Home News BoG cancellation reason ‘vague’: student reps

BoG cancellation reason ‘vague’: student reps

by The Concordian October 18, 2011
The cancellation of this Wednesday’s Board of Governors meeting has student representatives searching for a concrete reason, while the administration has remained vague about the decision.

An Oct. 7 email sent to all governors by Danielle Tessier, director of board and senate administration, indicated that the Oct. 20 meeting had been cancelled “due to potential quorum issues.”

The news of the cancellation was only officially communicated to the wider campus community in an Oct. 12 email from Tessier’s assistant Evelyne Loo, who never specified the reason. When asked in a follow-up email from the Concordian, Loo responded that she didn’t know why the meeting had been cancelled, but confirmed that the next regularly scheduled meeting on Nov. 17 would still be taking place.

According to university spokesperson Chris Mota, quorum for BoG meetings is 21, and the board is required to hold a minimum of five meetings during the academic year. She said that it was not unusual for at least one meeting a year to be cancelled.

Unsatisfied with the administration’s official answer, graduate student governor Erik Chevrier inquired further, and on Monday was told by Tessier that it looked like a number of governors couldn’t attend, though she never specified that number. She also reminded Chevrier that there are currently four vacancies on the BoG.

“I found out that the recommendation was made by her to the chair and the Executive committee to cancel the meeting,” said Chevrier. “I also asked her if it was mostly members of certain constituencies that couldn’t make it, but she said that was not relevant to the question of quorum.”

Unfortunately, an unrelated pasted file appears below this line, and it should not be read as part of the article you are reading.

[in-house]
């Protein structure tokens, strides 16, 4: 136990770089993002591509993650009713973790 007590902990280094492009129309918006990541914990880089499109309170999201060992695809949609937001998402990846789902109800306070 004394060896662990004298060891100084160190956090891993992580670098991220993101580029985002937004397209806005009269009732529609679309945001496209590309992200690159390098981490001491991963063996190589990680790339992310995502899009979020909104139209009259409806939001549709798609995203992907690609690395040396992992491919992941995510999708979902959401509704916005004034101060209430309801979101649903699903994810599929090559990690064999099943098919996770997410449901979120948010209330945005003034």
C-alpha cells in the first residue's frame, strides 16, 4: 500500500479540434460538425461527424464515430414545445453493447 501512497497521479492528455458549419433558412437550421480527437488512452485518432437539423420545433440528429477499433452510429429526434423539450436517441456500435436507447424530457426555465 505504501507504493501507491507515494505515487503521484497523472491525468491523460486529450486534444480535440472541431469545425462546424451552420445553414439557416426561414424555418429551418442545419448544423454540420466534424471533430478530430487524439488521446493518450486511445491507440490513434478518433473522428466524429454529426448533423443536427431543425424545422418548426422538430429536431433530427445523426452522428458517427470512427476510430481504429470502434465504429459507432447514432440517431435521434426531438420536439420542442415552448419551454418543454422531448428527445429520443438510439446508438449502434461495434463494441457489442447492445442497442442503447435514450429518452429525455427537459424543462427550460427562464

Concordia Student Union president and undergraduate governor Lex Gill, who sits on the Executive committee, wrote in an email that she was not consulted on the decision to cancel the meeting, but indicated that she had been unable to attend the committee’s most recent meeting.

Chevrier is awaiting his chance to present a motion to the BoG to increase transparency at the university’s highest governing body. The motion calls for, among other things, a question and answer period at the end of each BoG meeting, increased seating in the actual BoG meeting room, and permission for media such as CUTV to broadcast meetings live.

There was no time to discuss the motion at the September board meeting, and now due to the Oct. 20 meeting being cancelled, Chevrier’s motion has been pushed even further down the calendar to November.

Chevrier sent a tweaked version of the motion on Monday to the BoG’s Executive committee in the hopes of having discussion on the updated version added to the November meeting’s agenda. The modified motion was unanimously adopted at the Graduate Students’ Association Oct. 14 council meeting.

The new motion quotes several key passages from the external governance review committee’s report, a document that the Board of Governors has said it is committed to respecting. New items in the motion include calling on the board to follow the EGRC’s recommendation to place closed sessions at the end of the meeting. The closed session was held at the beginning of the Sept. 28 meeting, lasting for about 20 minutes.

The now cancelled Oct. 20 meeting was set to be the first BoG meeting to take place since undergraduate student representation on the board was voted to be decreased from four to one. That particular vote sparked outrage among students during the heated Sept. 28 meeting, where 27 governors voted through a secret ballot in support of diminishing the number of student governors.

Undergraduate governor AJ West wrote in an email on Monday that despite requests made by all four undergraduate representatives, none have yet to receive a clear answer as to why it was seen as reasonable for successive governance committees to recommend shrinking student representation on the BoG.

“Moving forward, we plan to formally request an explanation as to why some factions on the Board were weighed more when choosing the numbers,” he wrote. “We don’t need another lecture about how everyone is losing representation — they’re ignoring the question, which continues to be, ‘Why are we losing proportional representation?’”

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